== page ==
Info & views for Prints: Digital, Pigment, C-print, Lamda, & Facemount photos with plexi

This is the conversation I started on Twitter. I decided to ask you to comment here on the blog to keep a more focused record about “facemounting”: gluing plexiglass on the face of a photo.

Please leave helpful info, comments and links below, Thank you.

15 Comments on “Info & views for Prints: Digital, Pigment, C-print, Lamda, & Facemount photos with plexi”

  1. Great image Mark! I could see how awesome this would look when face-mounted under acrylic.

  2. Great thread! Here’s my 2 cents: Face-mounted prints must be sandwiched in order to protect the print itself from damage (peeling corners, etc…) As Christi stated, this also keeps light from showing through which is crucial to making the image “pop” — Also, we use .25″ acrylic instead of the often seen 1/8″ to help alleviate any cupping that might happen over time to larger prints. In addition, I highly recommend that the acrylic has polished edges. This really does add another unique quality to the face-mounted piece. Feel free contact me with any questions–

  3. Mark-Philip Venema says:

    For the record I got an image printed on a lamda printer at Champion in Montreal and they subcontracted out the facemounting to Pazazz across town.

    The good thing about Champion subcontracting, instead of going direct and possibly cheaper, was, since they had a bubble in the print and ended up damaging the print, Champion reprinted it and had it done again, for which they assumed the cost. The results were beautiful.

    I’m going to offer facemounted photo prints on my new website when I get it up.

  4. @studiomayer says:

    Great post, Christi!

    By all means, if the technique suits your work conceptually, then use it. My work comes from a black and white paradigm and I’m really conservative when it comes to conservation, so that’s where my perspective is coming from.

    Mark- If you do decide to face mount, you might also look into mounting to Lexan (i.e. the plastic used for unbreakable water bottles). It behaves similarly to plexi in terms of mounting, but it’s more durable.

  5. Face mounting is not just a flashy cosmetic technique for those who actually think about what they do/use and why. We carefully think about how to install the work and why, and that applies to the mounting, etc.

    I use face mounting because it makes a reference to looking at the female through a window. My work deals with gender and identity and often speaks to the beauty/diet industry that tells us to be something other than we are. So the idea of watching the female body through the “glass” works.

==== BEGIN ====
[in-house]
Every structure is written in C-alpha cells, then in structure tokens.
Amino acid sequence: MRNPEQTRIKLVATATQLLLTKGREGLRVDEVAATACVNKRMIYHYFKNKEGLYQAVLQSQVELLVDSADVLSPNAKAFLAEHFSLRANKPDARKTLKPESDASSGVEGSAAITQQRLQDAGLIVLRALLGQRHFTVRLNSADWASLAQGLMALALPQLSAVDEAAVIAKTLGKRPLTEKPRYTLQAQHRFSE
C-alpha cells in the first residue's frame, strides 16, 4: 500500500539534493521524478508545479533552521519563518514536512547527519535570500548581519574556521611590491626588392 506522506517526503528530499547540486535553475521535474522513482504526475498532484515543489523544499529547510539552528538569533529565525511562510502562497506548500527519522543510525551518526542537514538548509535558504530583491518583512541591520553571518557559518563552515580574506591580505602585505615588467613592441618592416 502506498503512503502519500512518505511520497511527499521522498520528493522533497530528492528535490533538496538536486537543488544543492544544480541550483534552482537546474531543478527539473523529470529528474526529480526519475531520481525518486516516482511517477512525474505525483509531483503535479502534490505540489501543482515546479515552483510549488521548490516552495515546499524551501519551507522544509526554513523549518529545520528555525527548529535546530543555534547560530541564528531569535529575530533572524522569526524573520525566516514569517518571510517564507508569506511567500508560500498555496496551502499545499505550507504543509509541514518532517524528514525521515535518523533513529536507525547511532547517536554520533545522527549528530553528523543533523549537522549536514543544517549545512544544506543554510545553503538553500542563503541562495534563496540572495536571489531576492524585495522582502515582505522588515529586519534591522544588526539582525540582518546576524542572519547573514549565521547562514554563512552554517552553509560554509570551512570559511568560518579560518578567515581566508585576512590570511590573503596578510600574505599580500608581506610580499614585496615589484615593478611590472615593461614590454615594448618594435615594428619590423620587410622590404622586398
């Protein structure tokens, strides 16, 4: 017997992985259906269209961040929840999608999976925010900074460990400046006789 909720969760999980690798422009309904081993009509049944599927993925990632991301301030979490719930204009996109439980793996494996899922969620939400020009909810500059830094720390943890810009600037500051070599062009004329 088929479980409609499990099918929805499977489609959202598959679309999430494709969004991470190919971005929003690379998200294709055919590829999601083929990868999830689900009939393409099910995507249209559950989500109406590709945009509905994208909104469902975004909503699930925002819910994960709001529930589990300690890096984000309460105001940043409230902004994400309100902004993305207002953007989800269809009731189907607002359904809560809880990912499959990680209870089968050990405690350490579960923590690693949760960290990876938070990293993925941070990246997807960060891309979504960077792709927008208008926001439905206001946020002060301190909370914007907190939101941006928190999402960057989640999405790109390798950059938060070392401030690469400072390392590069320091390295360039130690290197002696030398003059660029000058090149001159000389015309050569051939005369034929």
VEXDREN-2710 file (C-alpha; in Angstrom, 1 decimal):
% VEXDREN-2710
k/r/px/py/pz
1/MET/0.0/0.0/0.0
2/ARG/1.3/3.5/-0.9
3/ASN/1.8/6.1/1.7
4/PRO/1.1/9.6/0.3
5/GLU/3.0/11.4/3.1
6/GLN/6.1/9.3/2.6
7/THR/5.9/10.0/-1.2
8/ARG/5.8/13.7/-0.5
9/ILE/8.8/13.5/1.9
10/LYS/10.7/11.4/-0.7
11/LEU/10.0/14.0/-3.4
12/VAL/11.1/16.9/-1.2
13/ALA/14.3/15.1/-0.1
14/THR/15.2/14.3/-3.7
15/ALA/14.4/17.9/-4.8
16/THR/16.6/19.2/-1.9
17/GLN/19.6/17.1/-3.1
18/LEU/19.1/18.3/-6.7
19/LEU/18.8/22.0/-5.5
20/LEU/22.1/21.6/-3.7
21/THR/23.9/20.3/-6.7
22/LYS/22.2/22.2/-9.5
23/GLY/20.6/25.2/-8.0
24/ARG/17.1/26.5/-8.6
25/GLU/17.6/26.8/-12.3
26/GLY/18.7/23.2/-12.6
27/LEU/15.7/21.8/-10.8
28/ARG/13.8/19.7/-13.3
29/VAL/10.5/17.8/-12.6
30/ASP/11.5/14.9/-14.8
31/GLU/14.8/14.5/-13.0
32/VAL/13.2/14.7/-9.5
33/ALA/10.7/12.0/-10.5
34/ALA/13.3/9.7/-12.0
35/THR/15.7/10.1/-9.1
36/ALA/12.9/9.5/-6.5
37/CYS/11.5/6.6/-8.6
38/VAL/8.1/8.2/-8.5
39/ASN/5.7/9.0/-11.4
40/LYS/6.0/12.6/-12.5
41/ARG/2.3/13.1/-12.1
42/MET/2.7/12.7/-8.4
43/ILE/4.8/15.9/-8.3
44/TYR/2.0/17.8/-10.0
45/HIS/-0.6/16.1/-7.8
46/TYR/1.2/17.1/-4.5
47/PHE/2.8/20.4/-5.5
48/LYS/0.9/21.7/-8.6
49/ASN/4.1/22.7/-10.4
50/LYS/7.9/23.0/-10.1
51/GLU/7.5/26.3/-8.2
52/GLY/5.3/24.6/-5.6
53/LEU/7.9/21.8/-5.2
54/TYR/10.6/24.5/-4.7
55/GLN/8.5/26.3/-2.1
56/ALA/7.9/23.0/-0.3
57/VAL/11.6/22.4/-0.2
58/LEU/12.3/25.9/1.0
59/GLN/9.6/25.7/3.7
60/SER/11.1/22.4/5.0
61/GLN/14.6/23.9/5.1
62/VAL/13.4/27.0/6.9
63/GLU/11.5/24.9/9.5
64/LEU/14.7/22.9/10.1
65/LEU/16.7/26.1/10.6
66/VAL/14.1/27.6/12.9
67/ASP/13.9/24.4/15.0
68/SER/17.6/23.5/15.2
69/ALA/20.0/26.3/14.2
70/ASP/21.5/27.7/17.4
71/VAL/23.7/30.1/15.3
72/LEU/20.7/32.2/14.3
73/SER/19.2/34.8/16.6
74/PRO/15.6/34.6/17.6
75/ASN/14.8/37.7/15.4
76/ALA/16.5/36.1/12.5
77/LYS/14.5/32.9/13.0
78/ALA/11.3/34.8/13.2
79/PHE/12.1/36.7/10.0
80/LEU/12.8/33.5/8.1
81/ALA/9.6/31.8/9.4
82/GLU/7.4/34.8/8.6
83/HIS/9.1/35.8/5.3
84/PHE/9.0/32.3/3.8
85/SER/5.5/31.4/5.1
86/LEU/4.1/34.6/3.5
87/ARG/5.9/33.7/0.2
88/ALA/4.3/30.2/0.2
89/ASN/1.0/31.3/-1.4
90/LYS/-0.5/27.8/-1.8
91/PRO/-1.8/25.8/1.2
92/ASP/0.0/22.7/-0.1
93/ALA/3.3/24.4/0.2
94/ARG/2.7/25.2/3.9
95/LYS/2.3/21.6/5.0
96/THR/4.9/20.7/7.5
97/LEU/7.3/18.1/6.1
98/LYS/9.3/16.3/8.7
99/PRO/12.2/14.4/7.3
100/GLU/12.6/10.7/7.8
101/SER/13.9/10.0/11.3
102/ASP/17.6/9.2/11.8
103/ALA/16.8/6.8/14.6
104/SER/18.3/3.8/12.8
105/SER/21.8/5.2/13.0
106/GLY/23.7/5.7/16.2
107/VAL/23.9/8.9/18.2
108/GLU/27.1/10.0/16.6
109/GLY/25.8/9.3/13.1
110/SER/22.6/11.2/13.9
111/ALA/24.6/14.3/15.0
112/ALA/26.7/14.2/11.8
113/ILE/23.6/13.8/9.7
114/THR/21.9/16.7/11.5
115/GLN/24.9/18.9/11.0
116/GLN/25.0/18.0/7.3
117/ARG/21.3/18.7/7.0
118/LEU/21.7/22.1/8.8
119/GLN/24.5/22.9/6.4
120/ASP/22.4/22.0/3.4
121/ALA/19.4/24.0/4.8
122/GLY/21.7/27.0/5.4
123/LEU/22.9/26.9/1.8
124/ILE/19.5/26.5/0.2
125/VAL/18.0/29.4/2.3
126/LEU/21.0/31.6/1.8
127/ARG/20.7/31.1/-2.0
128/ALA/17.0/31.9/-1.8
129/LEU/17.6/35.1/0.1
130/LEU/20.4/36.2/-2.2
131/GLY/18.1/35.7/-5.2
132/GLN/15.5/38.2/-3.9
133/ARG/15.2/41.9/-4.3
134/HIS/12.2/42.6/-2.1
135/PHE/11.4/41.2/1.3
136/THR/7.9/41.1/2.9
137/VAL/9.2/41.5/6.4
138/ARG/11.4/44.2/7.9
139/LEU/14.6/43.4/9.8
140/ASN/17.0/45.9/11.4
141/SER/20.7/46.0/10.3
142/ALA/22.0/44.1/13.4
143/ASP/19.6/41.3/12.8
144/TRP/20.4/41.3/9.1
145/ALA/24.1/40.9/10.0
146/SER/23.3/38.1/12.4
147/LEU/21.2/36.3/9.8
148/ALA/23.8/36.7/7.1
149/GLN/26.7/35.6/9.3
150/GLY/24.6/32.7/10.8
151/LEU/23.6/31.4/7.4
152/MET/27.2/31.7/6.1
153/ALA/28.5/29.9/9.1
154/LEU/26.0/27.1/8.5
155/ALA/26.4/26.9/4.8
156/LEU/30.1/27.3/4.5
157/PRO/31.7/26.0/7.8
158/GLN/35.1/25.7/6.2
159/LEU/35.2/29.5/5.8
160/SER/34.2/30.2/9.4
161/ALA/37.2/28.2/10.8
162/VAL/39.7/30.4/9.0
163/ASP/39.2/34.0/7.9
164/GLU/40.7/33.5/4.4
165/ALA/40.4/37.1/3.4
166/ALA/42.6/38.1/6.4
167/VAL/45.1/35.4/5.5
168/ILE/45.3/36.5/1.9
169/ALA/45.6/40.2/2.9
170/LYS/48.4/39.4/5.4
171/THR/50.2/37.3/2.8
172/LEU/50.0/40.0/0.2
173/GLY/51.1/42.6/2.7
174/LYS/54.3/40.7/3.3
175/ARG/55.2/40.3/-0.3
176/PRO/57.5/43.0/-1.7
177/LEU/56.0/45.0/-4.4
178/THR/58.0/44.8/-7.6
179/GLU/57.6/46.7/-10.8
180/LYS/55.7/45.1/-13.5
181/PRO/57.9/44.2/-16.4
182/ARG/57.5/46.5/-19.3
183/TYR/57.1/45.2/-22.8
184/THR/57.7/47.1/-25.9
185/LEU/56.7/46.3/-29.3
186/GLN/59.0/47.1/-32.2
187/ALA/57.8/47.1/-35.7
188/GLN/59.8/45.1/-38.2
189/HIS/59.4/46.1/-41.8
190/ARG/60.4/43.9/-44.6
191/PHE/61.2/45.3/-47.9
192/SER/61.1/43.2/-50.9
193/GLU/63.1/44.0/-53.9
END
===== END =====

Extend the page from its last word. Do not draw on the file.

I have had disastrous results in the past by trying to use the cheapest service bureau. But once I found one that did it right, I’ve never had a problem again. You WILL pay a hefty price, however.

    The printers who don’t know what they’re doing will also leave off the most essential part… the backing, which basically “sandwiches” the image and doesn’t allow light to come in from the back. You can see what I mean here. The image isn’t going anywhere with that backing on it.

    I would never, ever do this myself. But most likely you will have to try several places before you find one that does it right. So test with a few small pieces.

  6. @studiomayer says:

    As far as durability for a traveling exhibition goes, though, you probably can’t beat a face mount. It will definitely last for a few years, but personally, I wouldn’t feel comfortable selling it. I guess if a collector was absolutely in love with the work presented in that way, I’d either be straight with him or her that it isn’t archival, or include a secondary print and count that as part of the edition instead of the face-mounted one. But I used to be a conservation framer, so I’m a geek about this stuff.

    As far as framing goes, if you have a good framer they’ll probably have some ideas about framing it durably. For large prints (like… a meter by several meters), I’ve seen great success with drypress mounting to dibond, which is an aluminum composite sheet comprised of two thin aluminum facers with plastic in between. It’s supposed to be the flattest substrate on the market and seems incredibly resistant to sag. Unfortunately, like face mounting, drypress mounting isn’t particularly archival either and the adhesive seems to eventually fail.

    Bottom line, IMO, the most archival way to mount a print is to do a hinge with rice paper tape (it’s acid free, 100% reversable, and if you do it correctly and have reasonably thick paper, it shouldn’t sag), but it’s also the least durable as far as transporting goes. Meanwhile, drypress mounting or face mounting is the most durable, but not very archival. I guess in this case, it comes down to clear communication to a potential buyer that the way it’s displayed may not be archivally ideal and it’s up to them how they want to display the work, whether entirely archival or otherwise. And depending on the person, some people may make alternate arrangements while others might be perfectly okay with purchasing a print displayed as-is.

  7. Thanks for the brilliant post. The research continues! hmmm making me want to ditch the facemount idea!

  8. @studiomayer says:

    So, to sum everything up, face mounting=bad. The curators I’ve talked to say the adhesive always fails and the print eventually peels off and is ruined. Before buying a face mounted print, most institutions require them to come with a secondary, unmounted print to be kept in the archives.

  9. @studiomayer says: